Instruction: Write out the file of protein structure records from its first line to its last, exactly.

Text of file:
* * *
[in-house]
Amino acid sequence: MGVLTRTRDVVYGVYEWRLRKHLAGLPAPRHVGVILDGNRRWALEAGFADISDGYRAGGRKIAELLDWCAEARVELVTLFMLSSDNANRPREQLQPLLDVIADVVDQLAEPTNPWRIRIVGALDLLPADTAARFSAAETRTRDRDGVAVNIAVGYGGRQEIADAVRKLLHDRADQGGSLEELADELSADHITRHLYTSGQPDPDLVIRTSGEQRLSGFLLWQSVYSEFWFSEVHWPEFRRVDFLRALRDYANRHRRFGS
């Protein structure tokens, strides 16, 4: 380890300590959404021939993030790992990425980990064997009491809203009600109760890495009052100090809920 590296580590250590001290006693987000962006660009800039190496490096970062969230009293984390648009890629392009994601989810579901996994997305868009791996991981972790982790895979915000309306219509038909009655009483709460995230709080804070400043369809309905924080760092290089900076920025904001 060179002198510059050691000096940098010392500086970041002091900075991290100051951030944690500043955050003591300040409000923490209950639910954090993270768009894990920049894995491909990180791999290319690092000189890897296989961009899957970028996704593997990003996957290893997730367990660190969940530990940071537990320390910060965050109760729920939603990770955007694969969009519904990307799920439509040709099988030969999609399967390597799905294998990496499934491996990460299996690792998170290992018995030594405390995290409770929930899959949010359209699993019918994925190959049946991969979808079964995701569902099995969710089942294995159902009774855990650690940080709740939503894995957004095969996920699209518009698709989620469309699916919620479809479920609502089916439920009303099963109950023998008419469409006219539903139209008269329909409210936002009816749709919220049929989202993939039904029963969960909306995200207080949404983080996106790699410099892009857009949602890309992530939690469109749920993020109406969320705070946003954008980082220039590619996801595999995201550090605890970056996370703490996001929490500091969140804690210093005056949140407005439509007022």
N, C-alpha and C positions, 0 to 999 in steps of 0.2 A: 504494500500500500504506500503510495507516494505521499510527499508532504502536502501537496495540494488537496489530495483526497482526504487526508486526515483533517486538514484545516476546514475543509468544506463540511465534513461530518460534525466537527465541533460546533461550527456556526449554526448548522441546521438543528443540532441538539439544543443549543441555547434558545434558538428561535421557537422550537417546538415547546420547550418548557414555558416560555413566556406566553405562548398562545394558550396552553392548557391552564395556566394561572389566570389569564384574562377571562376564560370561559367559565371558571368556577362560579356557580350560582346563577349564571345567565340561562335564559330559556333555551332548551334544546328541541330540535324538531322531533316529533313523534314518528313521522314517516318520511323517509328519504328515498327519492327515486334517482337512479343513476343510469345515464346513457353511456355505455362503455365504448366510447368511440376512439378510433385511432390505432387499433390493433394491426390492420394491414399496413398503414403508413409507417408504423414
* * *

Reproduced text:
[in-house]
Amino acid sequence: MGVLTRTRDVVYGVYEWRLRKHLAGLPAPRHVGVILDGNRRWALEAGFADISDGYRAGGRKIAELLDWCAEARVELVTLFMLSSDNANRPREQLQPLLDVIADVVDQLAEPTNPWRIRIVGALDLLPADTAARFSAAETRTRDRDGVAVNIAVGYGGRQEIADAVRKLLHDRADQGGSLEELADELSADHITRHLYTSGQPDPDLVIRTSGEQRLSGFLLWQSVYSEFWFSEVHWPEFRRVDFLRALRDYANRHRRFGS
């Protein structure tokens, strides 16, 4: 380890300590959404021939993030790992990425980990064997009491809203009600109760890495009052100090809920 590296580590250590001290006693987000962006660009800039190496490096970062969230009293984390648009890629392009994601989810579901996994997305868009791996991981972790982790895979915000309306219509038909009655009483709460995230709080804070400043369809309905924080760092290089900076920025904001 060179002198510059050691000096940098010392500086970041002091900075991290100051951030944690500043955050003591300040409000923490209950639910954090993270768009894990920049894995491909990180791999290319690092000189890897296989961009899957970028996704593997990003996957290893997730367990660190969940530990940071537990320390910060965050109760729920939603990770955007694969969009519904990307799920439509040709099988030969999609399967390597799905294998990496499934491996990460299996690792998170290992018995030594405390995290409770929930899959949010359209699993019918994925190959049946991969979808079964995701569902099995969710089942294995159902009774855990650690940080709740939503894995957004095969996920699209518009698709989620469309699916919620479809479920609502089916439920009303099963109950023998008419469409006219539903139209008269329909409210936002009816749709919220049929989202993939039904029963969960909306995200207080949404983080996106790699410099892009857009949602890309992530939690469109749920993020109406969320705070946003954008980082220039590619996801595999995201550090605890970056996370703490996001929490500091969140804690210093005056949140407005439509007022």
N, C-alpha and C positions, 0 to 999 in steps of 0.2 A: 504494500500500500504506500503510495507516494505521499510527499508532504502536502501537496495540494488537496489530495483526497482526504487526508486526515483533517486538514484545516476546514475543509468544506463540511465534513461530518460534525466537527465541533460546533461550527456556526449554526448548522441546521438543528443540532441538539439544543443549543441555547434558545434558538428561535421557537422550537417546538415547546420547550418548557414555558416560555413566556406566553405562548398562545394558550396552553392548557391552564395556566394561572389566570389569564384574562377571562376564560370561559367559565371558571368556577362560579356557580350560582346563577349564571345567565340561562335564559330559556333555551332548551334544546328541541330540535324538531322531533316529533313523534314518528313521522314517516318520511323517509328519504328515498327519492327515486334517482337512479343513476343510469345515464346513457353511456355505455362503455365504448366510447368511440376512439378510433385511432390505432387499433390493433394491426390492420394491414399496413398503414403508413409507417408504423414